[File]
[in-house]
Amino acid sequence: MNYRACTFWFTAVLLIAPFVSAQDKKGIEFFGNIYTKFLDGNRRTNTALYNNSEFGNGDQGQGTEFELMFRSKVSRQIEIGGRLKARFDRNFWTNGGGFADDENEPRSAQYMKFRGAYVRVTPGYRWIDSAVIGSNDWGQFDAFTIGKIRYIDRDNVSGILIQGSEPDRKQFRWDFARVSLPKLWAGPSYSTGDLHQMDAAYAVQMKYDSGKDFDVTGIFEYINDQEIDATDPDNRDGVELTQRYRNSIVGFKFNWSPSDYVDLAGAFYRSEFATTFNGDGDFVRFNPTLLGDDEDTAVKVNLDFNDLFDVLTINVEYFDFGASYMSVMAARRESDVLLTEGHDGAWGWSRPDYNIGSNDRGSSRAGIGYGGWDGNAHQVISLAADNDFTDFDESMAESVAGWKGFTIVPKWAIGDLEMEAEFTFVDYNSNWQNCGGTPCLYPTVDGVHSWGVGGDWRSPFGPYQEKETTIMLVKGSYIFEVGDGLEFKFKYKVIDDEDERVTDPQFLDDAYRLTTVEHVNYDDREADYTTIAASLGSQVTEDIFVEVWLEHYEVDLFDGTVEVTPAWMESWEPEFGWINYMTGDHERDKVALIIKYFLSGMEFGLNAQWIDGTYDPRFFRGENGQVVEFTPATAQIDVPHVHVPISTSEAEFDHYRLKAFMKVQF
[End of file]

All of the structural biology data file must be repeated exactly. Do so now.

[in-house]
Amino acid sequence: MNYRACTFWFTAVLLIAPFVSAQDKKGIEFFGNIYTKFLDGNRRTNTALYNNSEFGNGDQGQGTEFELMFRSKVSRQIEIGGRLKARFDRNFWTNGGGFADDENEPRSAQYMKFRGAYVRVTPGYRWIDSAVIGSNDWGQFDAFTIGKIRYIDRDNVSGILIQGSEPDRKQFRWDFARVSLPKLWAGPSYSTGDLHQMDAAYAVQMKYDSGKDFDVTGIFEYINDQEIDATDPDNRDGVELTQRYRNSIVGFKFNWSPSDYVDLAGAFYRSEFATTFNGDGDFVRFNPTLLGDDEDTAVKVNLDFNDLFDVLTINVEYFDFGASYMSVMAARRESDVLLTEGHDGAWGWSRPDYNIGSNDRGSSRAGIGYGGWDGNAHQVISLAADNDFTDFDESMAESVAGWKGFTIVPKWAIGDLEMEAEFTFVDYNSNWQNCGGTPCLYPTVDGVHSWGVGGDWRSPFGPYQEKETTIMLVKGSYIFEVGDGLEFKFKYKVIDDEDERVTDPQFLDDAYRLTTVEHVNYDDREADYTTIAASLGSQVTEDIFVEVWLEHYEVDLFDGTVEVTPAWMESWEPEFGWINYMTGDHERDKVALIIKYFLSGMEFGLNAQWIDGTYDPRFFRGENGQVVEFTPATAQIDVPHVHVPISTSEAEFDHYRLKAFMKVQF